Making the Bullet Louder: New "3-D Audio" Gives Pilots a Multisensory Heads-Up
It’s the bottom of the ninth, the batter hits a foul ball into the crowd and someone yells, “Look out!” The first reaction of a spectator in danger is to look toward the person yelling, not the ball.
But what if the ball itself made noise? A new “3-D Audio” system for military pilots does exactly that, alerting aviators to the exact direction and type of threat coming toward them. The same system also makes radio channels sound like they’re coming from different directions, helping pilots better monitor radio traffic.
The technology from Raytheon solves a serious problem for warfighters, said J.D. Hill, a program engineer for the Waltham, Mass.-based defense company.
Current warning technology requires pilots to look at and interpret a visual display before deciding what to do. Raytheon’s 3-D Audio, meanwhile, generates "geospatial" sounds to indicate threats.
“You always hear them from where they actually are,” Hill said. “You don’t have to interpret anything. It’s all just about reaction and what you hear.”
Raytheon’s system even senses when pilots turn their heads and moves the computer-generated sound accordingly, Hill said.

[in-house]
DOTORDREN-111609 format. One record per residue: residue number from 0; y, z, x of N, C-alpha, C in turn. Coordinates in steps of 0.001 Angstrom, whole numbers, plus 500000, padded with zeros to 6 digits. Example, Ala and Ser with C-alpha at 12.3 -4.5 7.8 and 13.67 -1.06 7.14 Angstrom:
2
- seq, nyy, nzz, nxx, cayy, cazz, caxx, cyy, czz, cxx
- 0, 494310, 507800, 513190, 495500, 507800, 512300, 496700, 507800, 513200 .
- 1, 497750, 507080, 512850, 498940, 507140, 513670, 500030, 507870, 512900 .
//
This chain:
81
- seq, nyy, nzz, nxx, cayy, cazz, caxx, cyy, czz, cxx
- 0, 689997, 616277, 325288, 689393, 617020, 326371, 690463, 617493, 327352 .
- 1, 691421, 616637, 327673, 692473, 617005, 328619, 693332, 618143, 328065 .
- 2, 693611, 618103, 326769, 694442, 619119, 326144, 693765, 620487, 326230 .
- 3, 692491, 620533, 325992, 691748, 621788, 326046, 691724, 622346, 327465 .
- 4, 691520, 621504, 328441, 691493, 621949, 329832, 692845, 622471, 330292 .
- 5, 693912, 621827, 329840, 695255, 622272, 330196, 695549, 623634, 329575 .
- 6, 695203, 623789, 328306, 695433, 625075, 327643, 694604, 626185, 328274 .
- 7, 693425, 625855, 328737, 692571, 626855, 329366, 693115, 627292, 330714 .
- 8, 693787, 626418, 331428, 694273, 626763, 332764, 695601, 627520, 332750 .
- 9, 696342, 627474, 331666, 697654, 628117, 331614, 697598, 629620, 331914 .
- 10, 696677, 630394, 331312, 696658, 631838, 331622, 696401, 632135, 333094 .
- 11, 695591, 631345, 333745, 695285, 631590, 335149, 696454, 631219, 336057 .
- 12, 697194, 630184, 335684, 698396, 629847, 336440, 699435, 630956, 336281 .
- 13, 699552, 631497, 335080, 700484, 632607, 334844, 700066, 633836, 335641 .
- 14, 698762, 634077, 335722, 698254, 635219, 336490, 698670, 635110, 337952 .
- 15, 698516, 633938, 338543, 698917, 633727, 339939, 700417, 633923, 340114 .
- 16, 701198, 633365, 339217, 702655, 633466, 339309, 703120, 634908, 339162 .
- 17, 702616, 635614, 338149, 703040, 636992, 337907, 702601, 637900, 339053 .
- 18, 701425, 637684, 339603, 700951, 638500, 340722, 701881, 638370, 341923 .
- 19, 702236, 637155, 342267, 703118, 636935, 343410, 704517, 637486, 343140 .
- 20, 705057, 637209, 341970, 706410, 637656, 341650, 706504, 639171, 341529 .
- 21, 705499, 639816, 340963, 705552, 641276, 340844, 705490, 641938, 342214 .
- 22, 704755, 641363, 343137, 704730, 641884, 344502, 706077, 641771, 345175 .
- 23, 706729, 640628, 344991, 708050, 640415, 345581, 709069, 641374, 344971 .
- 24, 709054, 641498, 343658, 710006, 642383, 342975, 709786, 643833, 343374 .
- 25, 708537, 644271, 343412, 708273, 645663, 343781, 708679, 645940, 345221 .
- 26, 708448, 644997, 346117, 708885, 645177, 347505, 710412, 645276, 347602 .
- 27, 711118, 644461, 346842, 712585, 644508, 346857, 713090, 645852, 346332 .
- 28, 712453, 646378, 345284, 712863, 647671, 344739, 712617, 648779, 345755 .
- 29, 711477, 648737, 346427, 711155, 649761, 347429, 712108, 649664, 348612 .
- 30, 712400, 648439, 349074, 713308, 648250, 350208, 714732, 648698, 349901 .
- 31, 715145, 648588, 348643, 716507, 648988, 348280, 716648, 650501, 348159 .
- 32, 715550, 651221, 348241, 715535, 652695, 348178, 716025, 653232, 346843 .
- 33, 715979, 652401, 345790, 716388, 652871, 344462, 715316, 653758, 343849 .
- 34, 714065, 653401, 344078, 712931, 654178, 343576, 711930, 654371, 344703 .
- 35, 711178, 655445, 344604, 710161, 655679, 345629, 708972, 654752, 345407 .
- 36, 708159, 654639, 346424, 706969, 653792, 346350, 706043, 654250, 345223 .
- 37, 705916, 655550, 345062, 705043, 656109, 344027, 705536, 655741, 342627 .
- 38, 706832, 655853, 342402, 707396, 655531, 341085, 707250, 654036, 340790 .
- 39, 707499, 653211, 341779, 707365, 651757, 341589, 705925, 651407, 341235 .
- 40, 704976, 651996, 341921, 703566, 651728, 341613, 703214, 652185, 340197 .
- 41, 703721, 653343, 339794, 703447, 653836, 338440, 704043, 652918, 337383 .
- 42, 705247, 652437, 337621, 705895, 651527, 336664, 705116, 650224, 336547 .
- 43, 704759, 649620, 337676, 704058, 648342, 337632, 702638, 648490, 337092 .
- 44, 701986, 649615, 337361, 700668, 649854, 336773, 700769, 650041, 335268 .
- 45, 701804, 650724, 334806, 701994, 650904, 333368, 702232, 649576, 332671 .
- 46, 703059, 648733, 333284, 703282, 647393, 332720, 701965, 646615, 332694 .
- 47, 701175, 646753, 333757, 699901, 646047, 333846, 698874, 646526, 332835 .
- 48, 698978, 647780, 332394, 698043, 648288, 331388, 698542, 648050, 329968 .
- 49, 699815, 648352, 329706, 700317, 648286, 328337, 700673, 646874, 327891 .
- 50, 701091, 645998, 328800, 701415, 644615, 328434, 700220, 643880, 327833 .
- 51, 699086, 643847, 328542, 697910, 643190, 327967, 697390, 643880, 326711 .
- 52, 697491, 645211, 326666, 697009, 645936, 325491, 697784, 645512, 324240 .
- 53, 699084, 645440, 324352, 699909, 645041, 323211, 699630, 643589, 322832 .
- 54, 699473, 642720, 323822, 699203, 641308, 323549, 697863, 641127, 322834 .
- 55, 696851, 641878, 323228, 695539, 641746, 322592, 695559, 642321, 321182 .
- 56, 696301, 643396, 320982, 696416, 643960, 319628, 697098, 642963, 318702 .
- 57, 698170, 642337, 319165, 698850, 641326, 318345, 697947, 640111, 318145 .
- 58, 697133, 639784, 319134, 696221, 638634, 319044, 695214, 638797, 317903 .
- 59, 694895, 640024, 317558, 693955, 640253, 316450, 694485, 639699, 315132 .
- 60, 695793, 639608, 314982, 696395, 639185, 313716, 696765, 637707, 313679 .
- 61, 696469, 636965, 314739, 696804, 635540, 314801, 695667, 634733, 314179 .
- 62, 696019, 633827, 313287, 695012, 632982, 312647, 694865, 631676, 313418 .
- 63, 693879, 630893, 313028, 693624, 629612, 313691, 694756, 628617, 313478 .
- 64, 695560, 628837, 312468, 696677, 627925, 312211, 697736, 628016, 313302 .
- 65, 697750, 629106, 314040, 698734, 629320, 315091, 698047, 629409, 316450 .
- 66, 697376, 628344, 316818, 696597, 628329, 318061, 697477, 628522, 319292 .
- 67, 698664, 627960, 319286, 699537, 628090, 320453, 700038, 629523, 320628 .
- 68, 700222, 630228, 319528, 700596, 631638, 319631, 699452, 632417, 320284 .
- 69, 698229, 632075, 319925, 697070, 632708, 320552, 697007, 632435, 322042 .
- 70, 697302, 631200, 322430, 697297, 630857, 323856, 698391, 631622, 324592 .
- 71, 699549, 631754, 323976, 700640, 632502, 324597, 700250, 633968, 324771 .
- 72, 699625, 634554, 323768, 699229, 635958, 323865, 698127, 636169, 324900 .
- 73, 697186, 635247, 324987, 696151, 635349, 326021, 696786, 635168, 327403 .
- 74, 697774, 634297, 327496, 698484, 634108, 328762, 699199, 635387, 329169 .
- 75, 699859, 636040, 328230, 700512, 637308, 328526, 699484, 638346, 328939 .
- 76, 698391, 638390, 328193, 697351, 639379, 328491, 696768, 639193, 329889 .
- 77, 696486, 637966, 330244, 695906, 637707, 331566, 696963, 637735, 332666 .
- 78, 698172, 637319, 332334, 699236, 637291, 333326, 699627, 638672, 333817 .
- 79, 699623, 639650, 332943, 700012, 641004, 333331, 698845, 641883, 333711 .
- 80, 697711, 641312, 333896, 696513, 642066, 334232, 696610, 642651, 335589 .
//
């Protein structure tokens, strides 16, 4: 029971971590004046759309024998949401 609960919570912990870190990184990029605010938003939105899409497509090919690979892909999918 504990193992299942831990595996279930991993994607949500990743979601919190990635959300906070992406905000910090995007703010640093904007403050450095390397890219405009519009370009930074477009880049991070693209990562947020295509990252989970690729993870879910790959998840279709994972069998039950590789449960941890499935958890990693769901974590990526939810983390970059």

3-D Audio also allows pilots to better monitor multiple radio channels, said Todd Lovell, a Raytheon engineer and former V-22 Osprey pilot.
“Pilots for years have been listening to three or four radios, and when two people would talk at the same time, it would just come across garbled,” Lovell said. “With the 3-D Audio, we can put those radios in different spatial locations relative to your head.”
Pilots could set up their radios so a co-pilot’s voice comes from the side, a passenger’s voice comes from behind, and the voice of an air traffic controller comes from ahead of the aircraft.
“Just like we can understand one conversation in a crowded room, you can concentrate on that one conversation and listen to that radio,” Lovell said.
The 3D Audio technology is part of a suite of situational awareness designed to make pilots all-knowing and all-seeing.
Raytheon’s Customized Engineering and Depot Support stitches together views collected by sensors arranged around the outside an aircraft. The technology gives pilots a “glass ball” view through dust, snow – and even the floor of their cockpits.
The company’s Center Display Unit is a drop-in replacement that brings state-of-the-art sensor displays to older aircraft including the popular F-16.
The Aviation Warrior wearable computer, meanwhile, allows pilots to bring all of these technologies with them even if they leave the cockpit.
The products work together to use a pilot’s senses to the fullest, Hill said.
“When you can add that technology to the cockpit, it just enhances everything that a pilot can do,” Hill said.